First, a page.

ACER Discover – 4 May 2021
In the 13th century, the Mongol invasion was a looming crisis over Java. A visionary, Raden Wijaya, took the opportunity to crush his rival by allying himself with the invaders. It gave him access to a new technology called cannons, which allowed him to build an empire of unprecedented reach, a basis for modern Indonesia’s geographical boundaries.
Golden opportunity can come with crisis. Prices are a bargain and the playing field is leveled. As the digital divide between western and eastern Indonesia persists, Papua, Indonesia’s easternmost island, struggles with online learning in the COVID-19 pandemic. Interestingly, it may just be the right crisis to invest in Papua’s ICT for education, the core prerequisite to online learning.
A 2015 study by the educational sector’s Analytical and Capacity Development Partnership (ACDP), a partnership between the Indonesian government, Asian Development Bank (ADB), Australian Aid, and the European Union (EU), identified at least three essentials for incorporating ICT in Papua’s education system. First, there was a need to increase awareness among educators of ICT’s importance. Less than 50 per cent of teachers and 65 per cent of principals regarded ICT as useful for education. Second, there was the classic need to ensure the availability of ICT infrastructure. Third, there was a need to prepare educators so that available tools would be appropriately utilised.
The first need is the toughest to fulfil. While the provision of ICT infrastructure and training programs is by and large within the provider(s)’ control, it takes a lot of time and effort to shift a mindset. For instance, up until 2019, Massive Open Online Courses (MOOCs) struggled with low completion rates. This was despite having some of the biggest names providing their courses. It proved how shifting students’ mindset to complete courses online, as they would typically do offline, was no simple task. Another example is the usage of whiteboards. Despite having been available since the 1960s, classrooms only began to replace chalkboards with whiteboards in the 1990s, as the the advent of computers required classrooms to be free of dust.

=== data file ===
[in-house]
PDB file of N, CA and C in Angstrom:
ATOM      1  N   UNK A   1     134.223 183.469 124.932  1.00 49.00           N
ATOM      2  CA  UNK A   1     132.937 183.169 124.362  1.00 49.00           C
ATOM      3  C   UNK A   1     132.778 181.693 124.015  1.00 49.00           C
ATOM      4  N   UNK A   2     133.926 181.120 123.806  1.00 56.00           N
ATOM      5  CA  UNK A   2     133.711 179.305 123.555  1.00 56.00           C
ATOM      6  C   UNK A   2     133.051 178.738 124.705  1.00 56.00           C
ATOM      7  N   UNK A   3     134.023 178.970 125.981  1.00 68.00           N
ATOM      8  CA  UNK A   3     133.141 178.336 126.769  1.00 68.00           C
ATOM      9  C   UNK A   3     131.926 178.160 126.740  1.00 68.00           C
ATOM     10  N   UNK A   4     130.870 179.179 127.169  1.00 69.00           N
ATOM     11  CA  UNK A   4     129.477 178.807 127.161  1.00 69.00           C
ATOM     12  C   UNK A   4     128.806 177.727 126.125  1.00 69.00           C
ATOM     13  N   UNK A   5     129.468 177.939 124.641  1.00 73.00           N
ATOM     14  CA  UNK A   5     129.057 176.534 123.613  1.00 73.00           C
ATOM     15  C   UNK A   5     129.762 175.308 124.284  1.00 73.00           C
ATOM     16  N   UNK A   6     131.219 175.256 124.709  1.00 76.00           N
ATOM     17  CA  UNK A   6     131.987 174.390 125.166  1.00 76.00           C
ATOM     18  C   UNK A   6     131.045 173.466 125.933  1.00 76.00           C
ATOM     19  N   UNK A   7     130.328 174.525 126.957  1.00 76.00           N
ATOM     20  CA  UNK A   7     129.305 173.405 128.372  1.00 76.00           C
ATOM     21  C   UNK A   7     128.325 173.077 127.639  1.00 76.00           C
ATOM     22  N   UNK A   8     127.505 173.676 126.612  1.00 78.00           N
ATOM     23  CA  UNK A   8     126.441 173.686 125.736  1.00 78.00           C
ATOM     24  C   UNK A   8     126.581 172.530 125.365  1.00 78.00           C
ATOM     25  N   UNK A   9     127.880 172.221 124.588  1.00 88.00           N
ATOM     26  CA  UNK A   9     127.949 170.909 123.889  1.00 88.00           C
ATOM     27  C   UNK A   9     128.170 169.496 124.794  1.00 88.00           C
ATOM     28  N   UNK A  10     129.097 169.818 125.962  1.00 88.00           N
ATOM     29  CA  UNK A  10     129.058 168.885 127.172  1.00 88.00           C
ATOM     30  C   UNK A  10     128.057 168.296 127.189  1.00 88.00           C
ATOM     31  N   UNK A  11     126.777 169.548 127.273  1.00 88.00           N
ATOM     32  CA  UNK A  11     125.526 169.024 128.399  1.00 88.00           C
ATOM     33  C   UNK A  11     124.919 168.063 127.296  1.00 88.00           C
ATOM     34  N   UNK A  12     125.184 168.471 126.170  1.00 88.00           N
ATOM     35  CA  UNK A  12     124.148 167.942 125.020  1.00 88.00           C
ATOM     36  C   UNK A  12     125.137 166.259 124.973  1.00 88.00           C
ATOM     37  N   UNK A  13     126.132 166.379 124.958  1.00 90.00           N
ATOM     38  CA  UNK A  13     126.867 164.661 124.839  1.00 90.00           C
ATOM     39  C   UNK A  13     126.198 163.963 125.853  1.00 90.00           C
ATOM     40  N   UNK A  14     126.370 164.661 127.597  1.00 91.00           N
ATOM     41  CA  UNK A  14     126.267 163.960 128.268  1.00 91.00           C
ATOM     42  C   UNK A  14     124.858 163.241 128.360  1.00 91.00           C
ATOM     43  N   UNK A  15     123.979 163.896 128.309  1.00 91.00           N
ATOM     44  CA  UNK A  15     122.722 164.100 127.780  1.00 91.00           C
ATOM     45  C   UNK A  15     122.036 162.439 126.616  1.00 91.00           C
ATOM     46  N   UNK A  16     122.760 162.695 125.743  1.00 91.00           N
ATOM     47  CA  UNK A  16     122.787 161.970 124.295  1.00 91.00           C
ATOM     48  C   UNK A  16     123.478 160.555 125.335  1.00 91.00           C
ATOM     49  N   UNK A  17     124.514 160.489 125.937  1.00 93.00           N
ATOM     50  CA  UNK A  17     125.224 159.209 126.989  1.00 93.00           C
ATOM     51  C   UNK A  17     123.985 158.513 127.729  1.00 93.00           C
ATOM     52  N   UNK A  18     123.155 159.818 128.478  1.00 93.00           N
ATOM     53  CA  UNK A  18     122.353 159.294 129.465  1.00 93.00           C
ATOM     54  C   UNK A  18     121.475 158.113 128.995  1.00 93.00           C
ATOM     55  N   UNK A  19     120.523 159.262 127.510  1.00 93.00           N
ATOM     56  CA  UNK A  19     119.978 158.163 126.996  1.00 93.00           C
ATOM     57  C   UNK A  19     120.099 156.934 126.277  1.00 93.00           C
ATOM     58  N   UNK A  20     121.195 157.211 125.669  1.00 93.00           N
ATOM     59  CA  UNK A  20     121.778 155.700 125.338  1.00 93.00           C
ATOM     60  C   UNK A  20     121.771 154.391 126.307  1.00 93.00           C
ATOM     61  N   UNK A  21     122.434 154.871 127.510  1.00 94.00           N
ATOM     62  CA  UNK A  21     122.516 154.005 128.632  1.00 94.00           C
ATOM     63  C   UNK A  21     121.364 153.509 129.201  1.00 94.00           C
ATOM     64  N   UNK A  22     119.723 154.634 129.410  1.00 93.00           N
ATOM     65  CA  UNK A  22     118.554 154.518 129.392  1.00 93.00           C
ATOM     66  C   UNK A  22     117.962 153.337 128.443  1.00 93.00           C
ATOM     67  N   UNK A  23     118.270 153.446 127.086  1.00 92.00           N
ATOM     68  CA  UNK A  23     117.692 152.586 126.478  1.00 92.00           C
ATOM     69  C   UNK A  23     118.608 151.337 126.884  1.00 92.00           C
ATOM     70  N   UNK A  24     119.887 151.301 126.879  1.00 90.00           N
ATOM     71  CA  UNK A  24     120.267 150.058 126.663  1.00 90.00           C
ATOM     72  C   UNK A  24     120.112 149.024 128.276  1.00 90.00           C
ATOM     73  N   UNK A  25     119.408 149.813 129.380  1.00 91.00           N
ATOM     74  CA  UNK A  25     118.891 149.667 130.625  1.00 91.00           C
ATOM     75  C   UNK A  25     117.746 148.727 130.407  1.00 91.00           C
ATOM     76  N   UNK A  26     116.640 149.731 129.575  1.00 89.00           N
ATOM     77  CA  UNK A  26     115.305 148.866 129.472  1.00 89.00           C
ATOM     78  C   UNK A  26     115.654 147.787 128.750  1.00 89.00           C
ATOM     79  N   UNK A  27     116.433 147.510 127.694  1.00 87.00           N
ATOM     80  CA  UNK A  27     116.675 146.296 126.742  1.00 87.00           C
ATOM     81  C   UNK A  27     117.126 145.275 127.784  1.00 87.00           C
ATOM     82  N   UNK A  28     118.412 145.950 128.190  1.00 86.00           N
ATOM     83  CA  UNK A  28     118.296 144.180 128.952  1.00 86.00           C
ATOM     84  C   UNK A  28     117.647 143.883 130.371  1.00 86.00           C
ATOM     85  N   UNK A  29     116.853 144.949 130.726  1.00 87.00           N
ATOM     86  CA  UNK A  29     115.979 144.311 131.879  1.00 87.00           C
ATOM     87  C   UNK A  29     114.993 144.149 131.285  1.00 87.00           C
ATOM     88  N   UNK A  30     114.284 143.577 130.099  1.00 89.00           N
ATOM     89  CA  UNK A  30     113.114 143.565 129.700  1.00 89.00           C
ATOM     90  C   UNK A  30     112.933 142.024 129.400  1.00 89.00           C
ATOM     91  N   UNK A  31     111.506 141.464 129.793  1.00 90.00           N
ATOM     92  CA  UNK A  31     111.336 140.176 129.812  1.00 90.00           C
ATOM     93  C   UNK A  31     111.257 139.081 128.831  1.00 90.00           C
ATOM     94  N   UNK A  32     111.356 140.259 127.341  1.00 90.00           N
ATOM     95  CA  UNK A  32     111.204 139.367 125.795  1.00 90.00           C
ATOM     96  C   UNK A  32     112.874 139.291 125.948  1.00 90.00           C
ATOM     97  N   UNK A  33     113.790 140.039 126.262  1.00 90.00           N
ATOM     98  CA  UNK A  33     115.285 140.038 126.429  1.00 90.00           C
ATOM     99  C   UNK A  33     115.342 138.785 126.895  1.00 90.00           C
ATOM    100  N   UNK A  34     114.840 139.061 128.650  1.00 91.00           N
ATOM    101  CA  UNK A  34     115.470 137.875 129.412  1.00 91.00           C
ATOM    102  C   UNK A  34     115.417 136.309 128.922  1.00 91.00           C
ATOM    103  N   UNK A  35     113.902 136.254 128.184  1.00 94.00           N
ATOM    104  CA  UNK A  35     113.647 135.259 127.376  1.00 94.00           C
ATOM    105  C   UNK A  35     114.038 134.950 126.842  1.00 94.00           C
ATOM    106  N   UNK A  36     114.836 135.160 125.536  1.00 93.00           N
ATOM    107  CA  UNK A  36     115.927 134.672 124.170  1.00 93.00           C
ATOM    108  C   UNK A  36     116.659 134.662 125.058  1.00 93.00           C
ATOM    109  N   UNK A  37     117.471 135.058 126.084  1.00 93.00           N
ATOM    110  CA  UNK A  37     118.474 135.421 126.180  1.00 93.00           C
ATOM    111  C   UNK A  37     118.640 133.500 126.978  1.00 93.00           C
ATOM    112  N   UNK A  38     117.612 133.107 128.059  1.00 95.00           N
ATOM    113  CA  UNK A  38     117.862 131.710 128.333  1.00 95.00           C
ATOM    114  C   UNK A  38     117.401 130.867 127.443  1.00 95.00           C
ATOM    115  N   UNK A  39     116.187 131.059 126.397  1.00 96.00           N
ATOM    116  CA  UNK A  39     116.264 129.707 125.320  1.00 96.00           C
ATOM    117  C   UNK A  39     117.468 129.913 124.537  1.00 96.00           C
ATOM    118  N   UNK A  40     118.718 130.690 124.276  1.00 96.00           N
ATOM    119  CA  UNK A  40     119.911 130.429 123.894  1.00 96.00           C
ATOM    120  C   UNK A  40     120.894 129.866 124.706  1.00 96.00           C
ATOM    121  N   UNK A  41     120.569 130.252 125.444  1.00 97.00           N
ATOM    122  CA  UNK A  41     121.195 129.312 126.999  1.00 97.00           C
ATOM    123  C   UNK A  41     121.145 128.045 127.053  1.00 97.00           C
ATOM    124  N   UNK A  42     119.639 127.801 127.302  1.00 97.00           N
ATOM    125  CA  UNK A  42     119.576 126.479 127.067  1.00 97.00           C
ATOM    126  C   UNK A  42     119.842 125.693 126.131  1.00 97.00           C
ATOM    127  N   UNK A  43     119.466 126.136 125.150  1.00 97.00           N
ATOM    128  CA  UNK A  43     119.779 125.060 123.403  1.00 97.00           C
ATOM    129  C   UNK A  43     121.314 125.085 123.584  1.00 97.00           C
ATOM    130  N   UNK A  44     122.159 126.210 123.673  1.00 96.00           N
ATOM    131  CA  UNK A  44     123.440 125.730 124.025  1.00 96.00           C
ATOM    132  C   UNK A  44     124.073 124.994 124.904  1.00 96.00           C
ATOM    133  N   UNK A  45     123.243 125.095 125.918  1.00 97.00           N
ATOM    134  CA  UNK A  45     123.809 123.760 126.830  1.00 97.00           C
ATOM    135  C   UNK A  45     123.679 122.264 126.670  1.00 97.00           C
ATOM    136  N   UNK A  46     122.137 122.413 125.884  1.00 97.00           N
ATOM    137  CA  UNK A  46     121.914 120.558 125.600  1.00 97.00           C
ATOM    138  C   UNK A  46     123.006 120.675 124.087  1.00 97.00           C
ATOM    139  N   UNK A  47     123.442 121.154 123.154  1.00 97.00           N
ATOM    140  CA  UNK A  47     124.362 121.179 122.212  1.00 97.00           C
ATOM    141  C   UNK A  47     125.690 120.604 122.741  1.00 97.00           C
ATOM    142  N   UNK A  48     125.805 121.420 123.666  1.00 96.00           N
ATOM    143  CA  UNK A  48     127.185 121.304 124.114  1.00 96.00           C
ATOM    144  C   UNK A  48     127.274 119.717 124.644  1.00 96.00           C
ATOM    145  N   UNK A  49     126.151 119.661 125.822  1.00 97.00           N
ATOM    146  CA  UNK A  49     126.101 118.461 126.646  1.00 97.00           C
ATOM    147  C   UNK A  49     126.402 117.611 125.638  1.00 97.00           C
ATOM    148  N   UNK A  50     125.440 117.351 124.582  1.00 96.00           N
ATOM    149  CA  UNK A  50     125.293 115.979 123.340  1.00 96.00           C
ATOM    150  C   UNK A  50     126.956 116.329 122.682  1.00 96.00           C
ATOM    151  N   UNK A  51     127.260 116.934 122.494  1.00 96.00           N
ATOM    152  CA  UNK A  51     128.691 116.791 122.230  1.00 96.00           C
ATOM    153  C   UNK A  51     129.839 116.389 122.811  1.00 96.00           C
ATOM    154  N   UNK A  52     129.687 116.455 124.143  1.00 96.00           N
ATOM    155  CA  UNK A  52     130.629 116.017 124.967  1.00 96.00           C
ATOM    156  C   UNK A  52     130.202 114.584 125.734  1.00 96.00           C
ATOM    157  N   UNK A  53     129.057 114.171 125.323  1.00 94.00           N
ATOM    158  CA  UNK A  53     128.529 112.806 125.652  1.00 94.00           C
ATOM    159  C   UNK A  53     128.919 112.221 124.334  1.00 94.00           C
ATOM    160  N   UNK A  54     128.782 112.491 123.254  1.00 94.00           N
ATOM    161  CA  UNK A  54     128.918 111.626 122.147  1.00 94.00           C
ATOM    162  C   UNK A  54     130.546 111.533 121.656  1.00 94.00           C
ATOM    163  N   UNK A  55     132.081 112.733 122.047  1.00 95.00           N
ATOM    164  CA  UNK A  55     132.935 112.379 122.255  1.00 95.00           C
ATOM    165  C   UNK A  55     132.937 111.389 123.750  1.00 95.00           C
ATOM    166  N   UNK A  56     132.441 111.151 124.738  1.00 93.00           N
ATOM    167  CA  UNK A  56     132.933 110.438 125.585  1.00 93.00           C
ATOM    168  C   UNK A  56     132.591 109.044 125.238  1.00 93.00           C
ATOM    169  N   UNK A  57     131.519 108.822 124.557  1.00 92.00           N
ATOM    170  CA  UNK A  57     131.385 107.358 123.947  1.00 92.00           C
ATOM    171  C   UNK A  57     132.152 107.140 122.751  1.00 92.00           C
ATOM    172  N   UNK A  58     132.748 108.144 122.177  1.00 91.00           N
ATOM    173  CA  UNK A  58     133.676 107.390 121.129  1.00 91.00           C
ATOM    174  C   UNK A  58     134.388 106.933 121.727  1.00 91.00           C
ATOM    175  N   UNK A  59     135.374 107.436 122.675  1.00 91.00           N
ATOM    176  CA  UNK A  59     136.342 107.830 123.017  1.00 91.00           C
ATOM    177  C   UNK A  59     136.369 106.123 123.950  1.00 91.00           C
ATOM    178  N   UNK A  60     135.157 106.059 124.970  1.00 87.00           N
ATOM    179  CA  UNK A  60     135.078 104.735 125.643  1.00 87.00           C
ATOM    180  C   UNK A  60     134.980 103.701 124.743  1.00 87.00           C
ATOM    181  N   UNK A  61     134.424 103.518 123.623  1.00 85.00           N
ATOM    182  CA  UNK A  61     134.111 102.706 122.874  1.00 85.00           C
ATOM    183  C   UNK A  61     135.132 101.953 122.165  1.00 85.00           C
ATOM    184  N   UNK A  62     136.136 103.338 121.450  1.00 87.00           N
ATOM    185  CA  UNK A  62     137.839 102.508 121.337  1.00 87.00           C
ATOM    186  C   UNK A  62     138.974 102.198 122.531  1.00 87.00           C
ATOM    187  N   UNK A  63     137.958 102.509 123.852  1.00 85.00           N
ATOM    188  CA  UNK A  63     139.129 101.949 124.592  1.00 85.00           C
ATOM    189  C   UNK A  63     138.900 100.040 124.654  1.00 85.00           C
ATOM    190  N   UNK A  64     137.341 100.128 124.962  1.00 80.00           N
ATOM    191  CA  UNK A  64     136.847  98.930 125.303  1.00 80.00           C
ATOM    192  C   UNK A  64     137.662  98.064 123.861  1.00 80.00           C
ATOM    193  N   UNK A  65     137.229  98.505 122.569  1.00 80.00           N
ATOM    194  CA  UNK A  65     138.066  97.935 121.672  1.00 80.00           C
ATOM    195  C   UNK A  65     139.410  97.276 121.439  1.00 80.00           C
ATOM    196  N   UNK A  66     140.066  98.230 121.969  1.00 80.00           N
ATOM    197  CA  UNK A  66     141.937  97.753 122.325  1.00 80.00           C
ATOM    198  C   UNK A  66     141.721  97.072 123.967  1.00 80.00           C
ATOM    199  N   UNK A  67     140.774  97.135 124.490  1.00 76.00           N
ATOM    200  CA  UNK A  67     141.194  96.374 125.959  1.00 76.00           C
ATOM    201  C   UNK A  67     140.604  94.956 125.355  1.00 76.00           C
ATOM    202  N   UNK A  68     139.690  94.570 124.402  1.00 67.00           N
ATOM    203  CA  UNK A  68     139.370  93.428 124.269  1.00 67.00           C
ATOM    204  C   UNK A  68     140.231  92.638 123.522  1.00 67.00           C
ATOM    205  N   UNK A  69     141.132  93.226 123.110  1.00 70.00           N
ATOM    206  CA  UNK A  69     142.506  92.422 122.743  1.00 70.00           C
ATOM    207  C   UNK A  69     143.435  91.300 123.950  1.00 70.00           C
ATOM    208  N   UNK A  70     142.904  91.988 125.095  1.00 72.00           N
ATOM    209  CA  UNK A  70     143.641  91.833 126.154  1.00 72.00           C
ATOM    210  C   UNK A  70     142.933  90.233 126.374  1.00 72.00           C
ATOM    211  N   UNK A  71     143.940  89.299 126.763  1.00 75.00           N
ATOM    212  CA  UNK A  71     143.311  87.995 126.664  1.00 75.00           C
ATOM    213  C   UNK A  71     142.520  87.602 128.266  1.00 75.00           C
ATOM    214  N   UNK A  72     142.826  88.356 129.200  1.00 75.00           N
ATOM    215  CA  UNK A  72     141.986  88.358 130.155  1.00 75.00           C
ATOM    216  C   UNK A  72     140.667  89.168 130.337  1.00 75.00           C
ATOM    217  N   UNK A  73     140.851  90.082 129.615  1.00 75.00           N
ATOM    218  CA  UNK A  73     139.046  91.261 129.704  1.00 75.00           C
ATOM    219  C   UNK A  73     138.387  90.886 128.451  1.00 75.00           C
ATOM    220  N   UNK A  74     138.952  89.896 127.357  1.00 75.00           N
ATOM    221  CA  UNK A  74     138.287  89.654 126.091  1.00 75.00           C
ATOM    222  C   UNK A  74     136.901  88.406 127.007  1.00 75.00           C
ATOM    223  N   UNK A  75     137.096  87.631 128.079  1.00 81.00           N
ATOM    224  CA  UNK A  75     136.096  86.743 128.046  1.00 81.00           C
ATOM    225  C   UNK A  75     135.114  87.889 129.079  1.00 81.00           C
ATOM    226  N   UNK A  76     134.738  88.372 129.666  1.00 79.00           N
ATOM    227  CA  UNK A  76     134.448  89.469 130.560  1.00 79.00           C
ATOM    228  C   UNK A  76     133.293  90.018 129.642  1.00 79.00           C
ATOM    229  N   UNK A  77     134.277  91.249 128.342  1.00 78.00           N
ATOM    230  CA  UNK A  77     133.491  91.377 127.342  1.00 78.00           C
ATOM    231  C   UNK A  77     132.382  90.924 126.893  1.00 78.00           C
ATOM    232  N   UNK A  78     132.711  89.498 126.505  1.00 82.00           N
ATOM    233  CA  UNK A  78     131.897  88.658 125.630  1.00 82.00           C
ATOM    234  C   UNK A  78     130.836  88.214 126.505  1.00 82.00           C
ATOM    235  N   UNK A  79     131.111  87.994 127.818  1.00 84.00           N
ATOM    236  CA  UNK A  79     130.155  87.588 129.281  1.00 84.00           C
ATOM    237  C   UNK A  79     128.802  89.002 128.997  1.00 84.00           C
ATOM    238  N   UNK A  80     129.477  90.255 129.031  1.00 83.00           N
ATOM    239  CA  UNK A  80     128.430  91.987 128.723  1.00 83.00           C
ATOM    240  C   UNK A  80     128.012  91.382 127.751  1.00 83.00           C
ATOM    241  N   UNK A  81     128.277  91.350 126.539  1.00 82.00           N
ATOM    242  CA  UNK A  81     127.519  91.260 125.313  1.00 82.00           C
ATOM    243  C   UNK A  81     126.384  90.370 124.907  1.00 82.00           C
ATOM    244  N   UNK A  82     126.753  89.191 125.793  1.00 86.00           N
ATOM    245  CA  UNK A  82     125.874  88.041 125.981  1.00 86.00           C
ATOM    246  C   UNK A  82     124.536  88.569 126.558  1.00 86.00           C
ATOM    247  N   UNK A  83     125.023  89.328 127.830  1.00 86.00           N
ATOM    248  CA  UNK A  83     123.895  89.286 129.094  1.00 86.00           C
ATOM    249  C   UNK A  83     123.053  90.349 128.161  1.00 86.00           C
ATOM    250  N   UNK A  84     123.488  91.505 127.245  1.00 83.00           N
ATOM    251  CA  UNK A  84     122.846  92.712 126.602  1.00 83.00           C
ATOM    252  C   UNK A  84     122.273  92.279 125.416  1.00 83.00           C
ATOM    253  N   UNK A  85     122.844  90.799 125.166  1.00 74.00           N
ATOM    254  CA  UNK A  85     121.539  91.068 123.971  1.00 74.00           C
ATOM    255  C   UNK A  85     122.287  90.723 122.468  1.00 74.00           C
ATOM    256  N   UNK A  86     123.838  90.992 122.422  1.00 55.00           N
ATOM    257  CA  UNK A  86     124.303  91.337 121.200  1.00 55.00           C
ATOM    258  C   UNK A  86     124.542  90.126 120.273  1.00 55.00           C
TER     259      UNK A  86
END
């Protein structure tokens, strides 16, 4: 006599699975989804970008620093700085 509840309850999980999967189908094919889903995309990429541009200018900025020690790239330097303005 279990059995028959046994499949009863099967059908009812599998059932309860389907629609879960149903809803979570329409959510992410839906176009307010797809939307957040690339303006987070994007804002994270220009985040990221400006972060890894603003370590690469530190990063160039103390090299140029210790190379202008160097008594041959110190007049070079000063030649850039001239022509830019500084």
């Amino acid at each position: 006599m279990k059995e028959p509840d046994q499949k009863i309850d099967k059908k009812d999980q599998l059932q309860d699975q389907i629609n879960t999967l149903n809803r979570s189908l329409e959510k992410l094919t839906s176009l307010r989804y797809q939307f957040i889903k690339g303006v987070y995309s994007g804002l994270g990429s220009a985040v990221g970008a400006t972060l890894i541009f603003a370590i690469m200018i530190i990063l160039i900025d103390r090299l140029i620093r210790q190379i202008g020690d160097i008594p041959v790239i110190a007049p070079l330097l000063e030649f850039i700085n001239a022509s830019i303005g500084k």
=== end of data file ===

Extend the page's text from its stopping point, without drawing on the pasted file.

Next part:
Inevitability is the only way to hasten a drastic behaviour change. This is what the COVID-19 pandemic does best. The closing of schools proves the inevitability of ICT in education. The pandemic has reduced the cost to increase educators’ acceptance of ICT to zero. In other words, on behalf of the investors, it has completely bargained a price component to make an impact in Papua’s education system. The only required investment remaining is the relatively simpler ICT infrastructure development and educators’ training.
This is a rare golden opportunity for the government, philanthropists, and impact investors. It is the first time in a while that Papuan educators are on a level playing field with their peers in the rest of the country. The most senior and skilled teachers in high-performing Java are not spared from the need to learn how to develop online courses. Everyone is figuring out the tools simultaneously.
The opportunities exist on various fronts. In terms of infrastructure, while providing general connectivity to the internet lies largely in the government’s hands, opportunities for private funding and public-private partnerships exist for providing connectivity to schools, teachers, and students. Assuming general connectivity remains scarce in Papua, the solution may not even have to be online. Onno W Purbo, an IT expert, spoke in a recent event organised by the Ministry of Education and Culture (MoEC) about alternative tools to online learning, such as Raspberrypi3 and at least 16 GB memory to carry digital books and learning contents.
The opportunity for private funding and public-private partnerships is also present in providing ICT devices and technical assistance. Furthermore, the ACDP study mentioned the need to develop a fitting monitoring and evaluation system to ensure these ICT tools’ proper use. There are plenty of education experts that can assist in such a development. Similarly, the burden to upskill educators in using ICT can be shared with private principal and teacher development institutes.
This is a story of capturing a golden opportunity, and the legacy it leaves behind is the impact it generates. Whatever the solution, the pandemic is the golden opportunity to leave a lasting and impactful legacy for education in Papua. (*)
Garry Poluan is a Senior Project Officer in ACER Indonesia and Senior Fellow at Paramadina Public Policy Institute
This article/commentary was first published on ACER Discover, 4 May 2021